We at CultBox have been looking forward for some time to the launch of Russell T Davies and Phil Ford’s new CBBC fantasy drama series, Wizards vs Aliens. And having attended a special preview screening of the opening two-parter, ‘Dawn of the Nekross’, at the National Film Theatre in London last week, we’re pleased to report that our hopes have been rewarded.
‘Magic’s a load of old Hogwarts!’ says science geek, Benny, during the first instalment. But he’s wrong. This series is anything but Hogwarts, even if the appearance of one character does bring to mind one of Harry Potter’s most beloved supporting characters.
The central conceit of the show is there, gloriously and shamelessly, in the title. This is a world where magic and sci-fi collide. ‘Wands vs ray guns,’ as one character puts it. ‘I’m not sure how that’s going to work out.’
But what the technicolour title does not reveal is quite how thoughtful the series is. You’d expect full-throttle silliness – and there’s a little of that, if you’re after it. A gunking scene in the first few minutes brings to mind the sort of action that featured in The Sarah Jane Adventures, the series this replaces. But there’s philosophising too – the recognition that science and magic are two opposing languages to explain the same kinds of phenomena. A parallel dimension in one is a threshold of enchantment in the other. Either way, the effect’s the same.
Central to the argument, and to the series, are the two young leads: schoolboys Tom Clarke (Scott Haran) and Benny Sherwood (Percelle Ascott). Haran, the older of the two, is the one who has teen crush written all over him. The effect of the pairing onscreen is like watching Lizo Mzimba square up against Harry from McFly. But the effect’s deliberate: Benny’s geekiness is the necessary counterpart to Tom’s air of schoolboy cool, and it’s Benny who undercuts the magical excesses with his insistence that every uncanny event must have a scientific explanation, even if it’s one that only currently exists in the pages of science fiction.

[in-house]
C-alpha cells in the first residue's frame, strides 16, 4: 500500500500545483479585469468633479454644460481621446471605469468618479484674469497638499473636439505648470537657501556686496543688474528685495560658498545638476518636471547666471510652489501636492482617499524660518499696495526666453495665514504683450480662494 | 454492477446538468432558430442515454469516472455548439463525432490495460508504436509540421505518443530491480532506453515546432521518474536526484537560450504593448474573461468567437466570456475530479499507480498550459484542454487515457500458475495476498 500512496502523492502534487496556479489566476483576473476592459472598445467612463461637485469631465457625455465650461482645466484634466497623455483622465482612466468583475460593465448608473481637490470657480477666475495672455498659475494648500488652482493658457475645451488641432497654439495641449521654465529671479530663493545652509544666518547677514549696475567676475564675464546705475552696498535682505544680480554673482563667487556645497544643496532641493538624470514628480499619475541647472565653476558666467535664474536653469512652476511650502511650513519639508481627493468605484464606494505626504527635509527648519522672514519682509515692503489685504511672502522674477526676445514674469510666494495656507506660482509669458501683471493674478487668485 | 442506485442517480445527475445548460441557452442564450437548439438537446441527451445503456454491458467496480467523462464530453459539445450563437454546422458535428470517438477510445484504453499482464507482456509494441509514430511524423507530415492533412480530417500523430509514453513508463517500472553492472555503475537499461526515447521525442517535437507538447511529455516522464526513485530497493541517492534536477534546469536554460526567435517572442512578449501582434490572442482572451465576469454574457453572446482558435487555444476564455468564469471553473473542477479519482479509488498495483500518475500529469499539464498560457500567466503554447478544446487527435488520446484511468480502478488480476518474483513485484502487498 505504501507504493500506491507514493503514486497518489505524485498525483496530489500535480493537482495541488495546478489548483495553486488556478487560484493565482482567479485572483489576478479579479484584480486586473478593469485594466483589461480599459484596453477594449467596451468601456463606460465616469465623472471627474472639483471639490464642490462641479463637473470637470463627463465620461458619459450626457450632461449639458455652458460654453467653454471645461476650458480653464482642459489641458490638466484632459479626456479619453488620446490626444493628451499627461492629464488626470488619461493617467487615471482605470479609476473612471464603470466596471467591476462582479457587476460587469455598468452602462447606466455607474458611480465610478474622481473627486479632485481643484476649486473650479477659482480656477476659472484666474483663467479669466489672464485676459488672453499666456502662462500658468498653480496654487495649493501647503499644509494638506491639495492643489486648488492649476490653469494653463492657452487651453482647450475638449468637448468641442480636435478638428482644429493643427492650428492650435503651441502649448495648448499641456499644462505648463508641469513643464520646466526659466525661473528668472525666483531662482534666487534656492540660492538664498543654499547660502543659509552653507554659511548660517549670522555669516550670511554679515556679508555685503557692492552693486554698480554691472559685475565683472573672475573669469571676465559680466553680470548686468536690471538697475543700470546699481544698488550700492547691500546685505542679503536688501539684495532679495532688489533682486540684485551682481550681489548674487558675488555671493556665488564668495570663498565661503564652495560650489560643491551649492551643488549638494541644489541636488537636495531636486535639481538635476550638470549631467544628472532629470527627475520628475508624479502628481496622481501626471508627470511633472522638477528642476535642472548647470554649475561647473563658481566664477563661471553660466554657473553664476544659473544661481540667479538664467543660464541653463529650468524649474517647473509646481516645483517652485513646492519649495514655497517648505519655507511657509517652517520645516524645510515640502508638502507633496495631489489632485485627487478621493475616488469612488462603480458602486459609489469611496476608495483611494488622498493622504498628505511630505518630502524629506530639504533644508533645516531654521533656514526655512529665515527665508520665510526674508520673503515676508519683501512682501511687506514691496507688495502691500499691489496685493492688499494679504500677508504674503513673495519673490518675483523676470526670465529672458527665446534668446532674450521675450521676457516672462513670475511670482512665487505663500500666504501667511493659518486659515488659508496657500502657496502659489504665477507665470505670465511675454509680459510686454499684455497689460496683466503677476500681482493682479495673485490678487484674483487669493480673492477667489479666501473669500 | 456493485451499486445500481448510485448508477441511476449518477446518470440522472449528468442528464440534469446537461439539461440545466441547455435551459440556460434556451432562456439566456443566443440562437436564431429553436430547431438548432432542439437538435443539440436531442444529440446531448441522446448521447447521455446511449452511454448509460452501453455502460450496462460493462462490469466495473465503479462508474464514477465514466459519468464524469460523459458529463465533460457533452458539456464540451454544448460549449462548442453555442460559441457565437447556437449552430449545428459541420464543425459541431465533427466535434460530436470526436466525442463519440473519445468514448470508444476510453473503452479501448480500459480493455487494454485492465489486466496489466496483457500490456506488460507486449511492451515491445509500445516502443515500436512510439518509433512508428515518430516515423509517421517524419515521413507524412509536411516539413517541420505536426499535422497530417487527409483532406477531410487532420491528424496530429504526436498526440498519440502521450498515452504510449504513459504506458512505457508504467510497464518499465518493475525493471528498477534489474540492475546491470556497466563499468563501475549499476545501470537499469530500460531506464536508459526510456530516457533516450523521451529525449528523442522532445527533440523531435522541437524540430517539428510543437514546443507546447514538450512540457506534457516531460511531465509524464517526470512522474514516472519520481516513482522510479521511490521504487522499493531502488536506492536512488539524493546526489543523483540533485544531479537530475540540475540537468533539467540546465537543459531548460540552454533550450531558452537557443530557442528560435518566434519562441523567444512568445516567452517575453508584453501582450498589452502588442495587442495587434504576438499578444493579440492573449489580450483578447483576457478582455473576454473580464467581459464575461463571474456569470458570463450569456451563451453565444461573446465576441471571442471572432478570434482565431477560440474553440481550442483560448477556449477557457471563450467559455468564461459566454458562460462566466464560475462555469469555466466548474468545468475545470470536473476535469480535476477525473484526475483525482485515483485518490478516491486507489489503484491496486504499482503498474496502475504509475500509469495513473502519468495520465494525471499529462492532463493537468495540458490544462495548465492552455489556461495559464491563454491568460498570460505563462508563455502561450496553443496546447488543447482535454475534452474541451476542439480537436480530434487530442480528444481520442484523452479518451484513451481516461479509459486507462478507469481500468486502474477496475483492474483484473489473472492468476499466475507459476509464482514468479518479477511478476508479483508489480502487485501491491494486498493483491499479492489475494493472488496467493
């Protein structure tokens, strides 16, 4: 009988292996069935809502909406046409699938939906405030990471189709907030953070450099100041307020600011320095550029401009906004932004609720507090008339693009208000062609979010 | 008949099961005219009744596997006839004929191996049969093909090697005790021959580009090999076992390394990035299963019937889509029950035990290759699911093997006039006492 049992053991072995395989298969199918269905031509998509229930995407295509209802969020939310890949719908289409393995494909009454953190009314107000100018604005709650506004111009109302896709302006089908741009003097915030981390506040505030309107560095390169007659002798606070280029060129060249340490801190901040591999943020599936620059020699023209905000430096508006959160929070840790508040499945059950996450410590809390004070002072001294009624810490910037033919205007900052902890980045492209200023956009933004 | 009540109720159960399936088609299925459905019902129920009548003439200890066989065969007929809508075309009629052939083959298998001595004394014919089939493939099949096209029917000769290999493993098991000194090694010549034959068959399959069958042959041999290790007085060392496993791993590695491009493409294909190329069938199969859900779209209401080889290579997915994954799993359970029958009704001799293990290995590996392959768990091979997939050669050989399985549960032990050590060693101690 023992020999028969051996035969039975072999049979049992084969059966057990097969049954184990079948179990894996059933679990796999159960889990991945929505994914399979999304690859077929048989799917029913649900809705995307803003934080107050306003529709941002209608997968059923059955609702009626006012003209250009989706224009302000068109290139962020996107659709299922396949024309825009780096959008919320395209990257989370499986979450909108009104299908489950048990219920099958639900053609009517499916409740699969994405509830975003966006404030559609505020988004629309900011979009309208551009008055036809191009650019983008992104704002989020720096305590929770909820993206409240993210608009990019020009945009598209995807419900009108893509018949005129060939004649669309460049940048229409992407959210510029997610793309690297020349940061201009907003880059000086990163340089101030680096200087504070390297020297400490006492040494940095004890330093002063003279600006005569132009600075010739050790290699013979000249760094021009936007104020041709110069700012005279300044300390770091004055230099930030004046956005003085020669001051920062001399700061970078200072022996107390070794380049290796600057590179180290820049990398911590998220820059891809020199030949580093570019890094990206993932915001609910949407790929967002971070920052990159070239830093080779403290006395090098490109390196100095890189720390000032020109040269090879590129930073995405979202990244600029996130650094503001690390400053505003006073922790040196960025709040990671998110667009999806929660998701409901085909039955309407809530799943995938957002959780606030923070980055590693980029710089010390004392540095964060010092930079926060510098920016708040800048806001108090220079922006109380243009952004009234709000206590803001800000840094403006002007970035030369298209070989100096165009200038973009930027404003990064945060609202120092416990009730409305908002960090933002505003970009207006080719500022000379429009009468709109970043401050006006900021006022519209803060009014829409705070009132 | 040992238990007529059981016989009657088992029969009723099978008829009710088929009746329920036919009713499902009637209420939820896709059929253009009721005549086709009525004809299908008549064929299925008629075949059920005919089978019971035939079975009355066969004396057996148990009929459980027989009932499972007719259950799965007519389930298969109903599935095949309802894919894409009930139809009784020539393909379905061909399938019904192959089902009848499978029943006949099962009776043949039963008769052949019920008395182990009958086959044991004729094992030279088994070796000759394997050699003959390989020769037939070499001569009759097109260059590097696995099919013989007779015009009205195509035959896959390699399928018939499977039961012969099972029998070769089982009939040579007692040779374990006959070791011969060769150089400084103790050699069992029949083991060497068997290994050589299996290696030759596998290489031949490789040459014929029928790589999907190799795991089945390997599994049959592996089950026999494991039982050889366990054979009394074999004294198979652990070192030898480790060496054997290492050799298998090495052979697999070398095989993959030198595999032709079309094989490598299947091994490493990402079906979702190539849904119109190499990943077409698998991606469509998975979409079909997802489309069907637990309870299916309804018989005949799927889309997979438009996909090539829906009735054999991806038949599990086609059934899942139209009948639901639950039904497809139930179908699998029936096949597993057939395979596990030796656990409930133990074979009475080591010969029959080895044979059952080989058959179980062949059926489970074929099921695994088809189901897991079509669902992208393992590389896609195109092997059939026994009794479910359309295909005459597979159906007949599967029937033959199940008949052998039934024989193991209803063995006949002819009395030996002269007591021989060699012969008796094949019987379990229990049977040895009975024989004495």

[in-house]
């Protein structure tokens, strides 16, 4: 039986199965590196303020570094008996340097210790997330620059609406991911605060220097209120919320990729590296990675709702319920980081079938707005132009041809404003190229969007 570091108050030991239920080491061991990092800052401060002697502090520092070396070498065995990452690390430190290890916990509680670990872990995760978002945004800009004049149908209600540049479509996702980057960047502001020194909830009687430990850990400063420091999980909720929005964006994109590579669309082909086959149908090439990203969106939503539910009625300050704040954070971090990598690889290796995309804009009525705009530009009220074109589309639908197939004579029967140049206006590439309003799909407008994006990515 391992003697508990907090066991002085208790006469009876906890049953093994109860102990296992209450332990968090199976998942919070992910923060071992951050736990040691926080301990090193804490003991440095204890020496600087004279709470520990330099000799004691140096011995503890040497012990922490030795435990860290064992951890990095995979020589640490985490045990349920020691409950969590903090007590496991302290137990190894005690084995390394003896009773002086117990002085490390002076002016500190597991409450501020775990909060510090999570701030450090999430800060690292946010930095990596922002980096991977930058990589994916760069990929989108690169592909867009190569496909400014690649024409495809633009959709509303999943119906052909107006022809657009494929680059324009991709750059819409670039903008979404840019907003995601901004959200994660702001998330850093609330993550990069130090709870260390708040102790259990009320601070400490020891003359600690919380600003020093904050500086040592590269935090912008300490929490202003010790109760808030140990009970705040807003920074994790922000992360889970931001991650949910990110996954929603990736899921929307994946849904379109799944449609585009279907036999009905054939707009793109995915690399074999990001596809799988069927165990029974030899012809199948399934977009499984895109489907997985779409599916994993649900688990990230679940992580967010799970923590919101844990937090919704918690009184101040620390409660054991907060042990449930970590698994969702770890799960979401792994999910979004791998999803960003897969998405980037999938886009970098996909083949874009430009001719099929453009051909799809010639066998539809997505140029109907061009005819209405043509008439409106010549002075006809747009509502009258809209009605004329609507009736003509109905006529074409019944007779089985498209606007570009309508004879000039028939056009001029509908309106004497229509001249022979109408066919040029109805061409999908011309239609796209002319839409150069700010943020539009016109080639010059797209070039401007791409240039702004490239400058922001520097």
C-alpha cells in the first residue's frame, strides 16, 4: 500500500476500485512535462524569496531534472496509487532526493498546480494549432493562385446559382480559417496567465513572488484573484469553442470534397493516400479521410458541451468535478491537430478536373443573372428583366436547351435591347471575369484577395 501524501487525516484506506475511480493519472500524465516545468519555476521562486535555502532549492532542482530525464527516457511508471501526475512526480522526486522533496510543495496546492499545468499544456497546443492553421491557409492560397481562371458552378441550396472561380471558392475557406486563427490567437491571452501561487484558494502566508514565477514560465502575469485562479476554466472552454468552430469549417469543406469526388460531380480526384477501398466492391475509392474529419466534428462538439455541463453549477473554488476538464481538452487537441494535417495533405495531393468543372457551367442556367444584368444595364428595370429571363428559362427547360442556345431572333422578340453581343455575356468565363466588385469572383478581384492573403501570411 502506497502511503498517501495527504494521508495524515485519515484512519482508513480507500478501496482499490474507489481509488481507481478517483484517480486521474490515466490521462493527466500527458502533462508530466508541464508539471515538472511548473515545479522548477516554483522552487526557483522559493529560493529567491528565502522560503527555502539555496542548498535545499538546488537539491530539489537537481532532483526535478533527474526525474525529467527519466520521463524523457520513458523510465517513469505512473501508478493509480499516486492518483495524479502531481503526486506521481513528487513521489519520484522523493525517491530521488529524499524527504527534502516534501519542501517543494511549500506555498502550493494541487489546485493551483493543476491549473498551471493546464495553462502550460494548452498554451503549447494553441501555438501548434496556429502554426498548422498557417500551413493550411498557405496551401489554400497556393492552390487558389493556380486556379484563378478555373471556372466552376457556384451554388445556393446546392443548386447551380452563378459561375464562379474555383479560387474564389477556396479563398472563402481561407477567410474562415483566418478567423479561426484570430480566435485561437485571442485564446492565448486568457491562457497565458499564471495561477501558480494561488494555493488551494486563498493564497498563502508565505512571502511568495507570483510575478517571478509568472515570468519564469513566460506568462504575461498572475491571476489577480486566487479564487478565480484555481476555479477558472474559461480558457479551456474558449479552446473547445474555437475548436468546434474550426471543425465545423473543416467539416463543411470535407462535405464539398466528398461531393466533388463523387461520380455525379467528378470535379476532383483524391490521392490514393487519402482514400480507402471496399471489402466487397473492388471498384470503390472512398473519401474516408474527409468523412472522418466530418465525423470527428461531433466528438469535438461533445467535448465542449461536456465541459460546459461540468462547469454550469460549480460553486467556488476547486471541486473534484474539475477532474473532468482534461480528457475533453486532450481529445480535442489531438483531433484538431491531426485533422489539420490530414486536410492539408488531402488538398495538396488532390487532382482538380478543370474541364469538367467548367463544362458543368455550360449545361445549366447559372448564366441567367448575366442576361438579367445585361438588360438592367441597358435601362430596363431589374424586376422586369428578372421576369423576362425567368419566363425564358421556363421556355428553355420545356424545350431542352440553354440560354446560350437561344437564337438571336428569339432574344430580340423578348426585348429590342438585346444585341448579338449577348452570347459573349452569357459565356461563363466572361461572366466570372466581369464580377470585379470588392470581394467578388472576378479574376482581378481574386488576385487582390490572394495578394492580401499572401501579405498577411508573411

Tom, it’s not giving too much away, has a life beyond school, and an intriguing family back story which will no doubt flower in later adventures. Wisely eschewing the Sarah Jane model of the mother-son dynamic, Tom is paired with two adults: one, his father, who belongs to the world of suburbia, and the other, his grandmother: Ursula the Enchanted, of the Line of Crowe.
As played by Annette Badland, Ursula steals every scene she’s in, and it’s she who will become your new favourite character in a matter of minutes. Ursula’s milieu is ‘Narnia. Tim Burton style’, but, as Badland explained in the press conference that followed the screening, she gets as much right as she gets wrong.
The fact that Badland is cast at all is indicative of the production team’s ability to attract and retain great actors. As someone who was there at the beginning of the BBC Wales drama boom, back in the very first recording block for the revived Doctor Who, Badland must be impeccably placed to notice the differences in production now that Who has spawned its own cottage industry. And on the basis of this series, one thing you cannot deny BBC Wales is the wit, ambition and integrity in the storytelling.
This drama seems to have a lineage that stretches back to the great children’s serials of the 1970s: one opening scene recalls 1977 scare-fest Children of the Stones. And yet, at the same time, there’s something very savvy about the way the series appeals to the children of 2012: a knowingness that is in no way cynical – that is, in fact, utterly joyous and big-hearted.
Watching it among an audience of children, the effect was contagious. One child called out in shock as the alien Nekross were first revealed – writer Phil Ford’s favourite moment in the screening – while another had only one question to ask: ‘When can we see it again?’
Inevitably, at this stage, the comparisons will be with The Sarah Jane Adventures. But while the production team are sensitive enough to pass the baton on – Lis Sladen’s husband, Brian Miller, gets a poignant cameo – ultimately this is a thrilling new world to discover, presented with all the bravura assurance that you’d expect from the minds of Phil Ford and Russell T Davies.
As Tom himself says, in the adventure’s closing mission statement, ‘It’s wizards versus aliens. And I’m ready for them.’
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